From http://www.susanpellowe.com/sw/bio.html

Charles' Mother, Susanna Wesley


"As a wife and mother in a small 18th century English parish Susanna Wesley herself received little recognition for how she managed her household, raised and educated more than a dozen children and coped with a sometimes impecunious, idealistic and occasionally difficult clergyman husband. Yet from her personal influence and loving home came a son who would experience a spiritual awakening and use that inspiration to begin a ministry that would fill a void in the national spiritual life and also develop into a world wide church. Indeed, it might be said that the movement called Methodism had its foundations in the home of Susanna "

Read more here-->http://www.historyswomen.com/womenoffaith/SusannahWesley.html

From http://www.brycchancarey.com/abolition/ wesley.htm
From http://www.brycchancarey.com/abolition/ wesley.htm

Charles' Brother John

"John Wesley, the celebrated preacher and founder of the Methodist Church, was a life-long opponent of slavery. His biography is well known, and is told in many places, both on the web and in many published works, so this article will focus mainly on his activities as a campaigner against slavery. His opposition to slavery and the slave trade began long before the issue had received widespread attention, and was sustained throughout his life. Indeed, his attitudes to slavery were formed early. In 1736-7 Wesley visited the then British colony of Georgia in North America where he came into contact with slaves. At the same time, he read Thomas Southerne's play Oroonoko, which was based on Aphra Behn's novel of the same name, and which related the tragedy of Oroonoko, an African prince kidnapped and sold into slavery. On his return to England, he passed the time on the long transatlantic voyage by teaching a young black man, presumably a slave, how to read and write.

These experiences fostered in Wesley an abhorrence of slavery, but it was not an abhorrence he felt able to act upon. In his journal, Wesley records meeting with people involved in the slave trade - including the slave-ship captain John Newton, now more famous as the author of the hymn "Amazing Grace". Newton's conversion to Christianity was later followed by a conversion to anti-slavery, but it is not recorded if he and Wesley discussed the issue. In 1772, the Somerset case, brought before the courts by Granville Sharp, put slavery in the news. Wesley, putting aside Laurence Sterne's Sentimental Journey (a book he described as marked by: "oddity, uncouthness, and unlikeness to all the world") took up instead Some historical account of Guinea, a work of anti-slavery by the Philadelphia Quaker, Anthony Benezet. Wesley recorded his thoughts in his journal:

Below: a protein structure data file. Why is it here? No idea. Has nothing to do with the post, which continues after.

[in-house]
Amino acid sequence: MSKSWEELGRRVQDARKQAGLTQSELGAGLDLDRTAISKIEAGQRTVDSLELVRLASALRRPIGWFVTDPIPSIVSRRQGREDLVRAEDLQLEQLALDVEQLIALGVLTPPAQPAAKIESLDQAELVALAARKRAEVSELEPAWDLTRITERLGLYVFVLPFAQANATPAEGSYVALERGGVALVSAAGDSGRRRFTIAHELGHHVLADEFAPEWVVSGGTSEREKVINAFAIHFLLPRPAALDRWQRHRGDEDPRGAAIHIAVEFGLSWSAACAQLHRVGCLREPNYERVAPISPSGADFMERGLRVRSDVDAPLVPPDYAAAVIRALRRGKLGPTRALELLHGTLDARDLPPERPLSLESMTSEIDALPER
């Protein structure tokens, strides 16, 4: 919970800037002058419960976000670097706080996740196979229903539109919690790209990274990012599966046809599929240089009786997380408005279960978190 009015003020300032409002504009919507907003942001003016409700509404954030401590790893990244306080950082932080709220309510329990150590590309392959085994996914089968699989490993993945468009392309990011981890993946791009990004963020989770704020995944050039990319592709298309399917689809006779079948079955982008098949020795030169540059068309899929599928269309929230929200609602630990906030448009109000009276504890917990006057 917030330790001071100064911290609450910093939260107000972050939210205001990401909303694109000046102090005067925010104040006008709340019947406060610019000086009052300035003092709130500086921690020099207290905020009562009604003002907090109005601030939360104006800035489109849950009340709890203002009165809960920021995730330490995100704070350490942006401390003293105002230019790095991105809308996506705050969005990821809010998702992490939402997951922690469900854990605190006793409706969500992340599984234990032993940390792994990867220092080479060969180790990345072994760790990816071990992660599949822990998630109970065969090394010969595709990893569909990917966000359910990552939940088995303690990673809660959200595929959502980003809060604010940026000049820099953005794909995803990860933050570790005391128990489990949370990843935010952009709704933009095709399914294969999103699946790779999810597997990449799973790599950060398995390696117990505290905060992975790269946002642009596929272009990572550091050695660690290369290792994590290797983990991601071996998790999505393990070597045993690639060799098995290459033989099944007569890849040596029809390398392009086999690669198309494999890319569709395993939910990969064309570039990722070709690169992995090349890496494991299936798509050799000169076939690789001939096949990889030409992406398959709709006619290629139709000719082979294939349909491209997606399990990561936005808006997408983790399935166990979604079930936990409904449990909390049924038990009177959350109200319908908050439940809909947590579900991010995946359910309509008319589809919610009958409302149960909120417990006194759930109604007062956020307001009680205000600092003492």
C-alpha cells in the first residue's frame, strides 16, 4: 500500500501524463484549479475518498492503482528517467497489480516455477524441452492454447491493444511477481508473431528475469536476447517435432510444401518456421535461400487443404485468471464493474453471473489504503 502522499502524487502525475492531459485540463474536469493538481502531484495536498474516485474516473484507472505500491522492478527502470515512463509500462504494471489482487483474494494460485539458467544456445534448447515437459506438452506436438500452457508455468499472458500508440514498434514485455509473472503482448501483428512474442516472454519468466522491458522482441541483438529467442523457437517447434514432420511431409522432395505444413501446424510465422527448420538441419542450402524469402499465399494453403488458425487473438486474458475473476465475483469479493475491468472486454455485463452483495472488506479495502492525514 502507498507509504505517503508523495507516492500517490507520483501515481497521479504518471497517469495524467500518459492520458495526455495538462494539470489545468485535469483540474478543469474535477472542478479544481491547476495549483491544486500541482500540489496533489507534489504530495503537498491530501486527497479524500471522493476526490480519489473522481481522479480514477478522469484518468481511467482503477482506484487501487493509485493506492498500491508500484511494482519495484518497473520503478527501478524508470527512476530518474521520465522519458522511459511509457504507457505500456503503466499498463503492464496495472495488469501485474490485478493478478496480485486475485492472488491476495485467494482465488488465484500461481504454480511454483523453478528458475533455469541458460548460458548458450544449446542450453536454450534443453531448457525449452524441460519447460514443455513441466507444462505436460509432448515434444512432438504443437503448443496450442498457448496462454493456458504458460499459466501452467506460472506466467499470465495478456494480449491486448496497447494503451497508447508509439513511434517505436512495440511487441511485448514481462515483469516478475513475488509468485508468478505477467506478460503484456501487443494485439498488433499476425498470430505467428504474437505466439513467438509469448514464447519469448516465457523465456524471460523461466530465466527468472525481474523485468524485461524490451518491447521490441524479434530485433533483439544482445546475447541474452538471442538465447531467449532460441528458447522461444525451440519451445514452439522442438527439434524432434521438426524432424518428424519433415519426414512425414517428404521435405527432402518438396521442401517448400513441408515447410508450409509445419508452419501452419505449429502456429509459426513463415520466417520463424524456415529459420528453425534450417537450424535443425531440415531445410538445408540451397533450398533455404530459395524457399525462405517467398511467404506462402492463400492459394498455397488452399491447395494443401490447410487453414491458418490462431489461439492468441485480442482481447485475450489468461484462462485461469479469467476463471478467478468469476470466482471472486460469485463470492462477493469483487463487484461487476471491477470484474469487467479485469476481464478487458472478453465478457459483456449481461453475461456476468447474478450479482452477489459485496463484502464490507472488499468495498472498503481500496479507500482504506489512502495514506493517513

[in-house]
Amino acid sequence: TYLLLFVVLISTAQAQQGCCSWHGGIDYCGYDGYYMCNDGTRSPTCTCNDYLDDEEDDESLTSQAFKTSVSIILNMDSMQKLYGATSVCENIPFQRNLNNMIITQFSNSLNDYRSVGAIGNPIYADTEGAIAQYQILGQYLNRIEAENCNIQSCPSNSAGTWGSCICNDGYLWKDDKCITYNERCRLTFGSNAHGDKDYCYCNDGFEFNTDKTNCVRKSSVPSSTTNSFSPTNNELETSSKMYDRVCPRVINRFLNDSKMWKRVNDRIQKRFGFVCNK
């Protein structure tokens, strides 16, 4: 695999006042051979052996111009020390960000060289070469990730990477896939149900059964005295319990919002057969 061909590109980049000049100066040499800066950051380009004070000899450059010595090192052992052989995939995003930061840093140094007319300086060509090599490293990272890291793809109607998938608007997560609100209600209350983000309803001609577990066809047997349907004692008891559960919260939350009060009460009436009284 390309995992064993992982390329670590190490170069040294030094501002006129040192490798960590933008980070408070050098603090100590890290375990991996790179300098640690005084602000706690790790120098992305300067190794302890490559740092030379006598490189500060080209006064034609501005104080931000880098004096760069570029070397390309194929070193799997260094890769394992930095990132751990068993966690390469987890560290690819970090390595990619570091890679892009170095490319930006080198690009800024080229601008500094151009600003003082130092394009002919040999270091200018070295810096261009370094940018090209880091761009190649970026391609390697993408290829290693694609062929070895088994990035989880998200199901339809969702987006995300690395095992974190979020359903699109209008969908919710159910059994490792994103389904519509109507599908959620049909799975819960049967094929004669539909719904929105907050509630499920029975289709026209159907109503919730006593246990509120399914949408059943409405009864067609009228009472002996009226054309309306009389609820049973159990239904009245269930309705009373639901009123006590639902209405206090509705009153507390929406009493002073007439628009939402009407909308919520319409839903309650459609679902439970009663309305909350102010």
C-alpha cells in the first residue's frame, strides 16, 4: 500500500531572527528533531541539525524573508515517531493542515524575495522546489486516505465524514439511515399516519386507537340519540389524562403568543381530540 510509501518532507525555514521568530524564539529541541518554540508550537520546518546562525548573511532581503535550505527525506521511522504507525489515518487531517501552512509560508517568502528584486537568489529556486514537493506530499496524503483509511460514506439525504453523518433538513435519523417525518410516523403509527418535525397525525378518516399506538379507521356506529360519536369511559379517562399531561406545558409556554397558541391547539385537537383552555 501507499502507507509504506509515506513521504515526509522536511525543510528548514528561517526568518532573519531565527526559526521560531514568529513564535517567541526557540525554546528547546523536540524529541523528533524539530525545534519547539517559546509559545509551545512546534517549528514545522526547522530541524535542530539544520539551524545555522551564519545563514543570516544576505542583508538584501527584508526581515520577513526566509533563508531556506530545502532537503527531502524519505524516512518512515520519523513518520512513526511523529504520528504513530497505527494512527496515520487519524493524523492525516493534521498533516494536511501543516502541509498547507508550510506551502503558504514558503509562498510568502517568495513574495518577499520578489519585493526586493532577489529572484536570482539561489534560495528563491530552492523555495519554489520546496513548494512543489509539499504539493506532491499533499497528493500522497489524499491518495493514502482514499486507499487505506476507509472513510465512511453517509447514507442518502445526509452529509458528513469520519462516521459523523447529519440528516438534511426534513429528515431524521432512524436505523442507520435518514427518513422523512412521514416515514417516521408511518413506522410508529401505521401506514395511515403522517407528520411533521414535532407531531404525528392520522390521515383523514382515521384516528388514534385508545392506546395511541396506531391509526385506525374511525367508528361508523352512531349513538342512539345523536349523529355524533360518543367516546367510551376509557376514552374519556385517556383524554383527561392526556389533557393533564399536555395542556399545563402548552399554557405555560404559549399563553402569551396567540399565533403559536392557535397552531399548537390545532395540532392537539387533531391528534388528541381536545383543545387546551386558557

Wed. 12.-In returning I read a very different book, published by an honest Quaker, on that execrable sum of all villanies, commonly called the Slave-trade. I read of nothing like it in the heathen world, whether ancient or modern; and it infinitely exceeds, in every instance of barbarity, whatever Christian slaves suffer in Mahometan countries."


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"O for a thousand tongues to sing / My dear Redeemer's praise / The glories of my God and King, / The triumphs of his grace!" (see source)

                                    Assist Me To Proclaim

                               O FOR A THOUSAND TONGUES TO SING

The story is told of an unbeliever who began to seek answers by taking a closer look at Christianity. He had begun to feel the weight of his personal guilt and knew he was in need of help. While he later came to trust in Christ, his first encounter with Christian worship was not entirely positive.

He visited a church not too far from his home, walked in a bit late so as not to have to talk to anyone, sat down in the back row, and began to observe the service taking place around him. The congregation soon started to sing Charles Wesley’s famous hymn O For a Thousand Tongues, and the visitor was struck by the dichotomy of what he was witnessing.

On the one hand, he could not help but notice that the hymn being sung spoke to the very heart of what had drawn him here in the first place: “Jesus! The name that calms our fears, That bids our sorrows cease…He breaks the power of cancelled sin, He sets the pris’ner free; His blood can make the foulest clean; His blood availed for me.”

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2 comments

angel 8 years ago

you're good!


cherry blossom 8 years ago

why are charles wesleys hymns so long and drawn out